What is a General Indemnity Agreement or General Agreement of Indemnity?
A general indemnity agreement (GIA) is a document which outlines the surety/client relationship. GIA’s typically indicate promises and agreements by which the indemnitors, by signing the GIA, and the surety company, by issuing the bond, agree to abide. In most cases, the surety company will require you to sign their GIA prior to issuing your surety bond.
Do different insurance companies have different General Indemnity Agreements?
Yes, each insurance company will have a GIA which is specific to them. In fact, some insurance companies have multiple GIA forms which can be used to obtain the indemnity of you or your company. The most popular GIA is what’s called a short-form indemnity agreement. These are used for relatively low risk bonds in terms of both the amount of the bond and the type of risk. They are typically less than one page long and encompass the basic terms the surety company seeks to ensure. The second form of GIA is what’s called a long-form indemnity agreement. These agreements are used for larger bond amounts and often with clients who are in need of multiple surety bonds. The long-form GIA is usually made up of several pages of information which govern the relationship between the surety company and client.
What types of things does General Indemnity Agreement typically include?
Almost all general indemnity agreements include a basic representation of facts. The representations of fact usually state that you have requested the surety company to provide a bond and the indemnitors have a beneficial interest in receiving the bond. The GIA typically then goes on to address the promises and agreements made in consideration of bond issuance. These promises and agreements will vary between each surety company and their respective GIA’s. Generally speaking, they include but are not limited to payment of premiums, payment of losses incurred by the surety as a result of issuing the bond or enforcing its provisions, reserve deposits, asset and record examination, other items which are important to the surety/client relationship. This explanation should only be used as an example of the items a GIA may contain and each client should read and consult with their attorney regarding the language included in their specific GIA.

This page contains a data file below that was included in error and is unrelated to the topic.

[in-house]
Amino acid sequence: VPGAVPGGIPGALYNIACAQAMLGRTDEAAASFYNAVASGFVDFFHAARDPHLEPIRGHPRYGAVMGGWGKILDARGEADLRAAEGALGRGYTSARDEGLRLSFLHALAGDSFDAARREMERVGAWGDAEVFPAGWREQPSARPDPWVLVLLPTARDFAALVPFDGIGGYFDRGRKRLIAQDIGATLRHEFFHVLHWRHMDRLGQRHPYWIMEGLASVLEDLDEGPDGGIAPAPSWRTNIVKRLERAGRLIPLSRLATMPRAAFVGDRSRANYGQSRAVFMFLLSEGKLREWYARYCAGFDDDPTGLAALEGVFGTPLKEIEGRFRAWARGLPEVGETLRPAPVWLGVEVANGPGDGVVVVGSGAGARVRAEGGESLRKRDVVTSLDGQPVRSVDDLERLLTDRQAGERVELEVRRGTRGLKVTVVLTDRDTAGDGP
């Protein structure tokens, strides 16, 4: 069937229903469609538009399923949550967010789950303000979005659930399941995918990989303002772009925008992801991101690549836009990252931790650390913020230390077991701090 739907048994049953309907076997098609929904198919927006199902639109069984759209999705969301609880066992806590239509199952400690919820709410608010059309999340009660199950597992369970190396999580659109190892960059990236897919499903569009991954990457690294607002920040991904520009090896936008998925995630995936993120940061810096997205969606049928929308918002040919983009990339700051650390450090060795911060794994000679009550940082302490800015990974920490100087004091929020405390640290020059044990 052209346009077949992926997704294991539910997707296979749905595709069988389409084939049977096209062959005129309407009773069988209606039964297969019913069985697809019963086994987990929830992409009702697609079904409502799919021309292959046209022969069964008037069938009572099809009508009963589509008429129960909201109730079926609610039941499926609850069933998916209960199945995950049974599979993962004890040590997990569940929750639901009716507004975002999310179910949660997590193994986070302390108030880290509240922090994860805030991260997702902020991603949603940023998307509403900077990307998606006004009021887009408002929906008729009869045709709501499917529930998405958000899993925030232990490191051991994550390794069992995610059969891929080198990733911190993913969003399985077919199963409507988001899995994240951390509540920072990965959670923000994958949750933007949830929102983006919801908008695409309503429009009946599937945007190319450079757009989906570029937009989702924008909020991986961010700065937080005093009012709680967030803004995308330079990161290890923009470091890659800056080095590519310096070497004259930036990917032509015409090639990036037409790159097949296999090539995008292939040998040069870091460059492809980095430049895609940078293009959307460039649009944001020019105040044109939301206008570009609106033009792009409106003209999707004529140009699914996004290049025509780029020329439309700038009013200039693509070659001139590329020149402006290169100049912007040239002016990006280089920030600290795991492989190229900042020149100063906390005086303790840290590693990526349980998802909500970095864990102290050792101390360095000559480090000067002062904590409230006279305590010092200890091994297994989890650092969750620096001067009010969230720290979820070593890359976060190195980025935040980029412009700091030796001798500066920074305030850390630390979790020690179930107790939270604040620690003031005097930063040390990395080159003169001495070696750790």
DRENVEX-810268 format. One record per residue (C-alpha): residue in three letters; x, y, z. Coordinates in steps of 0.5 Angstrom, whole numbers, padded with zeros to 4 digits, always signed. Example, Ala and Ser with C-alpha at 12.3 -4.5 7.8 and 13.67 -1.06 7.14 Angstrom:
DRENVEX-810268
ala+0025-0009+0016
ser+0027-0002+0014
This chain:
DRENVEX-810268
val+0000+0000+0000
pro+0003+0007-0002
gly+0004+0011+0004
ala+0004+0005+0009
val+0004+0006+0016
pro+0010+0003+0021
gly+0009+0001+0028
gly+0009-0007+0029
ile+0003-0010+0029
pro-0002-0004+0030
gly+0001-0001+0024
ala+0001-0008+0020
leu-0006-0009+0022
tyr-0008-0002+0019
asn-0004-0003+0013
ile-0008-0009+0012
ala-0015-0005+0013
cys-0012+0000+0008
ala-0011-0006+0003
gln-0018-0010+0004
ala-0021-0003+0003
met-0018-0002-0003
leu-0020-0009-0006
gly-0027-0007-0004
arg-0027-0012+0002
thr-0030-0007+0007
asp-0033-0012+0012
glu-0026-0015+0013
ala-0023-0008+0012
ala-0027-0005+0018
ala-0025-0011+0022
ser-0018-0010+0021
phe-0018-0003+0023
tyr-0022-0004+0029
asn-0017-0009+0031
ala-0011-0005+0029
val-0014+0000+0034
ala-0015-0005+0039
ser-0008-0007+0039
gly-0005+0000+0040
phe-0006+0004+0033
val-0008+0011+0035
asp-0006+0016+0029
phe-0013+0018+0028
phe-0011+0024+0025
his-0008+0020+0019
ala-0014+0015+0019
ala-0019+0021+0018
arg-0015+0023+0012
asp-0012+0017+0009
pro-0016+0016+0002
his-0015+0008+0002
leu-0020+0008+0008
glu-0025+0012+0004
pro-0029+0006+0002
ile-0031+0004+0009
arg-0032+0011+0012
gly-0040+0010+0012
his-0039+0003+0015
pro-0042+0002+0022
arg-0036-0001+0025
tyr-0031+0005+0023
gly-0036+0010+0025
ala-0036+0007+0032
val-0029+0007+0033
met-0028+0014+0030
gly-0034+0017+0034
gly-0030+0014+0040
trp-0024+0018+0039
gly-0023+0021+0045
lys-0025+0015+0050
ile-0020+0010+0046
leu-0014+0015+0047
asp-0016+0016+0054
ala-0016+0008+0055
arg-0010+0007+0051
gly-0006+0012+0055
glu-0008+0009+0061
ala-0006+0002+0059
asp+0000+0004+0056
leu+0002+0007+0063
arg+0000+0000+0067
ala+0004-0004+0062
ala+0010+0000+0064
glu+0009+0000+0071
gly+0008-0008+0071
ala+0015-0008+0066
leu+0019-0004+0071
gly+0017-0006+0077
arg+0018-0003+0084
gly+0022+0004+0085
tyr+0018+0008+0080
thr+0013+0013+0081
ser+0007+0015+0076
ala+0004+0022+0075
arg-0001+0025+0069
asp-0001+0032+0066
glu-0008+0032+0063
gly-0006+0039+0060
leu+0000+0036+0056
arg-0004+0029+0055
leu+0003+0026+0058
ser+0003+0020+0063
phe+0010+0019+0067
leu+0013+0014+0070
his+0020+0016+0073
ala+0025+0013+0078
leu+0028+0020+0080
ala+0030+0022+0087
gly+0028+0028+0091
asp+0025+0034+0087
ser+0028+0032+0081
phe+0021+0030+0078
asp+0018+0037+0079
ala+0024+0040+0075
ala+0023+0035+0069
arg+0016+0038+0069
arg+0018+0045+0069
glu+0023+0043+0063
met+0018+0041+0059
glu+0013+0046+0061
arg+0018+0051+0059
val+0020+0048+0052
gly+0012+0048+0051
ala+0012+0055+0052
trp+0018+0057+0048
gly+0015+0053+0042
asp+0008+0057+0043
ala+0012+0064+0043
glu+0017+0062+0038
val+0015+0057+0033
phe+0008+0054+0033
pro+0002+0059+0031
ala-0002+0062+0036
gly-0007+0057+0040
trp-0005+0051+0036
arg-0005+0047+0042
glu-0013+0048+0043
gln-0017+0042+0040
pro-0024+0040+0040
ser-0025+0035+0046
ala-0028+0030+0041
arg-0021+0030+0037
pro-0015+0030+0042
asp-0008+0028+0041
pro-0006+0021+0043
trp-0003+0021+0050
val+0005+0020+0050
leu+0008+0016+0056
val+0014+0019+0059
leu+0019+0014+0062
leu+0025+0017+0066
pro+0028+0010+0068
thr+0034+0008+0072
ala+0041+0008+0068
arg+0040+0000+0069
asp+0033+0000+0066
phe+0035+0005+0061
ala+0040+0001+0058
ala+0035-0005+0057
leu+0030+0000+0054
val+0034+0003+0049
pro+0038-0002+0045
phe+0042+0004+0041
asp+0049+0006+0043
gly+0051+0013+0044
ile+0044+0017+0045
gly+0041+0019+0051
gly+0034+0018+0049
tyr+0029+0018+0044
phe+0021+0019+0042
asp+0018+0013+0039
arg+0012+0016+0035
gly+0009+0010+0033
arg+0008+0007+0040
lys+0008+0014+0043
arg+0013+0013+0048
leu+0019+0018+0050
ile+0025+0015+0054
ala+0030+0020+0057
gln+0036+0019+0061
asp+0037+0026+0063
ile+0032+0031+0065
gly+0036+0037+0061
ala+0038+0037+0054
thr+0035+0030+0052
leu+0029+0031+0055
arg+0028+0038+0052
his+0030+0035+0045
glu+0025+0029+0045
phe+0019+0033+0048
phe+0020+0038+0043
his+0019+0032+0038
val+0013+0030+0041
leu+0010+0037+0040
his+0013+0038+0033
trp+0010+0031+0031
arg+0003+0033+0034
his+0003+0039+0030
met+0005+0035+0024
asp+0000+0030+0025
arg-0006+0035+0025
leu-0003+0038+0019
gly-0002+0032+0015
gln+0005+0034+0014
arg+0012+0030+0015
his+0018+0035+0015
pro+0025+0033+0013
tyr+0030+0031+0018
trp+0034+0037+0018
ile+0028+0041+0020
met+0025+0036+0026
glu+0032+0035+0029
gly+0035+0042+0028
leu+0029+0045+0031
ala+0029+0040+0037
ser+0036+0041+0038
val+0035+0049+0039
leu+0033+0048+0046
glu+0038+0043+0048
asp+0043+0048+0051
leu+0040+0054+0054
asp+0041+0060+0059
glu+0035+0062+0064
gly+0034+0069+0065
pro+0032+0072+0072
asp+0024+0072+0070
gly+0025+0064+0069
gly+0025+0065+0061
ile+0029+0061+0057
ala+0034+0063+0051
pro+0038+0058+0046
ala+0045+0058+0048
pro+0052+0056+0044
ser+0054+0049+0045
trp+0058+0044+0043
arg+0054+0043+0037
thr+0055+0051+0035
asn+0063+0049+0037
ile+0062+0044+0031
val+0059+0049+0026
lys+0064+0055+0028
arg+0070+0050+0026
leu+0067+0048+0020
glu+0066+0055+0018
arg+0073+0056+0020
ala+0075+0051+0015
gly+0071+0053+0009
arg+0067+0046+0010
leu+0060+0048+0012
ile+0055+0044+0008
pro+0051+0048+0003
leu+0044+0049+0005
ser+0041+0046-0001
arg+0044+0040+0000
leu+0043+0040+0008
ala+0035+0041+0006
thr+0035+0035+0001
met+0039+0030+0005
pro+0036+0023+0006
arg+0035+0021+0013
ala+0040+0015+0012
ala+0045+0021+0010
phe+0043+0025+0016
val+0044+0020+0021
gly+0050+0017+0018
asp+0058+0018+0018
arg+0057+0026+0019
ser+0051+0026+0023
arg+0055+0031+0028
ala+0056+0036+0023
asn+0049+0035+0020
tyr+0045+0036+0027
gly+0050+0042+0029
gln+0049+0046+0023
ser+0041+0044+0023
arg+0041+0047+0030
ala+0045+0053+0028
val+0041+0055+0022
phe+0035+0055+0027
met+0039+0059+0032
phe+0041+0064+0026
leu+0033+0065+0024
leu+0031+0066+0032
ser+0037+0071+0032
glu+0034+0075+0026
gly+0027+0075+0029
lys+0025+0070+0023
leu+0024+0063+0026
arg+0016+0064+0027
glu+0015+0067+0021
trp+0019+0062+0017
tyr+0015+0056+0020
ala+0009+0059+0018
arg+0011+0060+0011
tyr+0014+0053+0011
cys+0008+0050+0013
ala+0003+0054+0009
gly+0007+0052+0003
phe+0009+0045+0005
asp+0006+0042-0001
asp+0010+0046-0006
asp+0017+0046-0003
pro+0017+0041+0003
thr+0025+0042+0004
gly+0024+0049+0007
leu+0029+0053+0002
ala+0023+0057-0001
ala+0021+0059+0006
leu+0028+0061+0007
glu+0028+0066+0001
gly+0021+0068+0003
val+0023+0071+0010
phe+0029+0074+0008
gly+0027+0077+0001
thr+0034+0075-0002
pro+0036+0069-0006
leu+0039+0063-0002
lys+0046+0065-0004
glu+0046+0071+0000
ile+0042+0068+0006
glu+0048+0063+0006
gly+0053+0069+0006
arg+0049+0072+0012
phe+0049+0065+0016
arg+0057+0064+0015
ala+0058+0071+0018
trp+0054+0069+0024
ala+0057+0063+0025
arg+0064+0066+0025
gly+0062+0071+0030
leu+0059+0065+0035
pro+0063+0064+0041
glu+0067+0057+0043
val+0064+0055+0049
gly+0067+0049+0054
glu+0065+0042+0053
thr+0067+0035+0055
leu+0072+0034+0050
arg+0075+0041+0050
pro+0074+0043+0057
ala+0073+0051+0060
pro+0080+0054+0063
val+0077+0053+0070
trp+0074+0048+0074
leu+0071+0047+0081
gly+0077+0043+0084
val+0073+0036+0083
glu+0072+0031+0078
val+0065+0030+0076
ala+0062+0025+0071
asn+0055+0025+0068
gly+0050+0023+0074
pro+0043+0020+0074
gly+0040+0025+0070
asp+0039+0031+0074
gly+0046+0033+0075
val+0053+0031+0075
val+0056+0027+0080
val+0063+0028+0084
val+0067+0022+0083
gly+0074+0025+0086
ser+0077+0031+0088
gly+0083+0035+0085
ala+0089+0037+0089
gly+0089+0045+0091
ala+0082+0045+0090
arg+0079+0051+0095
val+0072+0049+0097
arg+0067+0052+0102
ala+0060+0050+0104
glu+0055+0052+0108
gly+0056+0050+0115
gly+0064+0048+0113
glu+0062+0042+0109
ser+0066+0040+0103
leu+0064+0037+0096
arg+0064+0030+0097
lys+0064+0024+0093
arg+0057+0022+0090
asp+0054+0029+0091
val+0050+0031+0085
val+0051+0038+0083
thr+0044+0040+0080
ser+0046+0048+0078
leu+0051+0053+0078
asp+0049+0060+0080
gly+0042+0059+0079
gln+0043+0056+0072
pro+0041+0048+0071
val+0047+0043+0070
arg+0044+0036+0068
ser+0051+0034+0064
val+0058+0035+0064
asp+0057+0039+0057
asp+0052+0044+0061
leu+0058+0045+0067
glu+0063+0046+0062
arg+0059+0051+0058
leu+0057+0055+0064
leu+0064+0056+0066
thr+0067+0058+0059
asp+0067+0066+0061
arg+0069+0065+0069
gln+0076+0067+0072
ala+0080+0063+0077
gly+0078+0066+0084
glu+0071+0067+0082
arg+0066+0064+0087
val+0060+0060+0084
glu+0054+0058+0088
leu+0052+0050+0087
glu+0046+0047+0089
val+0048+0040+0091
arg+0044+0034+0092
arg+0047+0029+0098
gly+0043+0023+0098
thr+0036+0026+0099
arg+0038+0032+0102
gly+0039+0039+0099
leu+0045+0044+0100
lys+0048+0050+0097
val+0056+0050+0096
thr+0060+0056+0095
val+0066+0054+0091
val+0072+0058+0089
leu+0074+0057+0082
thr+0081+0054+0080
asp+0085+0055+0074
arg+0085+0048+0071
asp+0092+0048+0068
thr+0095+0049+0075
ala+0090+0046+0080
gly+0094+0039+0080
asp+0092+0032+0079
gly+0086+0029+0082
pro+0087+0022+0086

Who has to sign the General Indemnity Agreement?
In most cases, the surety company will require the general indemnity agreement to be signed by all owners, spouses, and the entity needing the surety bond. In some cases, generally involving companies with large net worth, the surety company may waive the personal indemnity of all or some owners as they feel the company’s assets support the obligation. It’s important to understand that this is the exception to the rule and reserved for only the best-in-class risks.
Why does my spouse have to sign the general indemnity agreement?
This is a very common question and the justification is usually that he/she has nothing to do with the business needing the surety bond. The best answer to this question is that the surety company seeks a complete indemnity package when it comes to personal indemnity of owners and spouses. This protects a surety company when one spouse transfers all assets from his/her name into their spouse’s name. The process is very similar to obtaining a bank loan which the bank would seek to claim the same position.